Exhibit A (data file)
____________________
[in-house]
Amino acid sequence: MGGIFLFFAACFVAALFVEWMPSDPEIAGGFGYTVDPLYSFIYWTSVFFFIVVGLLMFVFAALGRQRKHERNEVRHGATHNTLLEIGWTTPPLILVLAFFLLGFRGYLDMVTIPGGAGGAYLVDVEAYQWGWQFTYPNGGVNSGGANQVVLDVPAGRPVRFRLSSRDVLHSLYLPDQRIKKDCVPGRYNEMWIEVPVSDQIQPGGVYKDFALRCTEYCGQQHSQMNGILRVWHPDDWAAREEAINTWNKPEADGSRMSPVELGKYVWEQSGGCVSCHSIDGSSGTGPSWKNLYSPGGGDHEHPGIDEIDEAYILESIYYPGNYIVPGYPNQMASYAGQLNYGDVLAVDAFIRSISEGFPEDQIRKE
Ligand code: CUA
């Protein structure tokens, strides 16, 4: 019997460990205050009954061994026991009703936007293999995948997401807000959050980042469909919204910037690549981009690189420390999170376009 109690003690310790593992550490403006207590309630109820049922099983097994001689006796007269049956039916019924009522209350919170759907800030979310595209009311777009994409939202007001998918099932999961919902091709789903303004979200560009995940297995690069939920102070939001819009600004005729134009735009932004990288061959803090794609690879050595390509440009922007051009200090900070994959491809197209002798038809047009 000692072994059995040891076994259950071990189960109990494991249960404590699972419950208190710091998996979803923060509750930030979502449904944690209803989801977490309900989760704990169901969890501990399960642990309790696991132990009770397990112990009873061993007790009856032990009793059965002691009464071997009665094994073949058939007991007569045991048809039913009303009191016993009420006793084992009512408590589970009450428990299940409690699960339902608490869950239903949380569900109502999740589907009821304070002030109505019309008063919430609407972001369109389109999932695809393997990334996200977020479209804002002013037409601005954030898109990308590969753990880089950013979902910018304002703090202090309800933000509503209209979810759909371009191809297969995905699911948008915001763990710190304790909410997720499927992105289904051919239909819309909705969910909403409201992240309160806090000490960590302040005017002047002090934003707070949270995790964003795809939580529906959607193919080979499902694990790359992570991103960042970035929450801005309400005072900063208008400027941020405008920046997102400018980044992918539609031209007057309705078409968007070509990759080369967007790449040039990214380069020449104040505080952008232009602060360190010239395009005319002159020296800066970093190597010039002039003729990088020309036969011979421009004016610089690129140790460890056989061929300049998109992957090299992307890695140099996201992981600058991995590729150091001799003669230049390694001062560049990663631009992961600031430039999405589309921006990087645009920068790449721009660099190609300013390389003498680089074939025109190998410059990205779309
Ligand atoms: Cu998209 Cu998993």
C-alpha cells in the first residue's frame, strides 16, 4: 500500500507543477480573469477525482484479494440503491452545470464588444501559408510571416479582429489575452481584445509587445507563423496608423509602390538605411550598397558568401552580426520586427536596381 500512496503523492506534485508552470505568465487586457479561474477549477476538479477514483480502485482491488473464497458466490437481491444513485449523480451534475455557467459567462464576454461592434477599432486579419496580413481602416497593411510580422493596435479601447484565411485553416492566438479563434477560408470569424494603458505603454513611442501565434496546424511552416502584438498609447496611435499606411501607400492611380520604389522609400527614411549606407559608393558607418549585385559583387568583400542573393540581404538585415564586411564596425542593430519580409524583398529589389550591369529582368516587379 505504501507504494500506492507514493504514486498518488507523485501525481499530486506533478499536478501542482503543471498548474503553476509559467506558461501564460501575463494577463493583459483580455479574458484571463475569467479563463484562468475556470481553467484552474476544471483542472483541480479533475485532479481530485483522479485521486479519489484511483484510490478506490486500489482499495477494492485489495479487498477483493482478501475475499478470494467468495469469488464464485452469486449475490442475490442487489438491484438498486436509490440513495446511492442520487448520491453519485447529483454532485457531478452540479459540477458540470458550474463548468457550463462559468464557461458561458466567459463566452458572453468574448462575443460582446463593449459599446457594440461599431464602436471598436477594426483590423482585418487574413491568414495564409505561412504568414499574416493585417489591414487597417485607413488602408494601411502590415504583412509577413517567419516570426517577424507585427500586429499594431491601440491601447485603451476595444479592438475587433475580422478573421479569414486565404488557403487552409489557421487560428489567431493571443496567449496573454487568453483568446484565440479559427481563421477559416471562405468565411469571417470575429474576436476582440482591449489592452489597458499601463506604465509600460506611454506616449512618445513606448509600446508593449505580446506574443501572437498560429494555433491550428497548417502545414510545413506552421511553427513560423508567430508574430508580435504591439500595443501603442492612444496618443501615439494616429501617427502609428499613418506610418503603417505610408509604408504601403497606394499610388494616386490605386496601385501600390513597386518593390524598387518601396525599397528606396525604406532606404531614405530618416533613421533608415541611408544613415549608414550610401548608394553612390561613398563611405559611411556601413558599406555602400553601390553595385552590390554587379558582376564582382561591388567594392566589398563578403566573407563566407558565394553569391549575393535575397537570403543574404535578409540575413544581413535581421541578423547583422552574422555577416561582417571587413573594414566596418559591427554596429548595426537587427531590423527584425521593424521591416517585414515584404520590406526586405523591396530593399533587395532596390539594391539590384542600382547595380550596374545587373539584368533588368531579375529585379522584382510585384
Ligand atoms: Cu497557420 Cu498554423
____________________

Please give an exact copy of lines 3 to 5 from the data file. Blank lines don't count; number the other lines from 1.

Ligand code: CUA
């Protein structure tokens, strides 16, 4: 019997460990205050009954061994026991009703936007293999995948997401807000959050980042469909919204910037690549981009690189420390999170376009 109690003690310790593992550490403006207590309630109820049922099983097994001689006796007269049956039916019924009522209350919170759907800030979310595209009311777009994409939202007001998918099932999961919902091709789903303004979200560009995940297995690069939920102070939001819009600004005729134009735009932004990288061959803090794609690879050595390509440009922007051009200090900070994959491809197209002798038809047009 000692072994059995040891076994259950071990189960109990494991249960404590699972419950208190710091998996979803923060509750930030979502449904944690209803989801977490309900989760704990169901969890501990399960642990309790696991132990009770397990112990009873061993007790009856032990009793059965002691009464071997009665094994073949058939007991007569045991048809039913009303009191016993009420006793084992009512408590589970009450428990299940409690699960339902608490869950239903949380569900109502999740589907009821304070002030109505019309008063919430609407972001369109389109999932695809393997990334996200977020479209804002002013037409601005954030898109990308590969753990880089950013979902910018304002703090202090309800933000509503209209979810759909371009191809297969995905699911948008915001763990710190304790909410997720499927992105289904051919239909819309909705969910909403409201992240309160806090000490960590302040005017002047002090934003707070949270995790964003795809939580529906959607193919080979499902694990790359992570991103960042970035929450801005309400005072900063208008400027941020405008920046997102400018980044992918539609031209007057309705078409968007070509990759080369967007790449040039990214380069020449104040505080952008232009602060360190010239395009005319002159020296800066970093190597010039002039003729990088020309036969011979421009004016610089690129140790460890056989061929300049998109992957090299992307890695140099996201992981600058991995590729150091001799003669230049390694001062560049990663631009992961600031430039999405589309921006990087645009920068790449721009660099190609300013390389003498680089074939025109190998410059990205779309
Ligand atoms: Cu998209 Cu998993």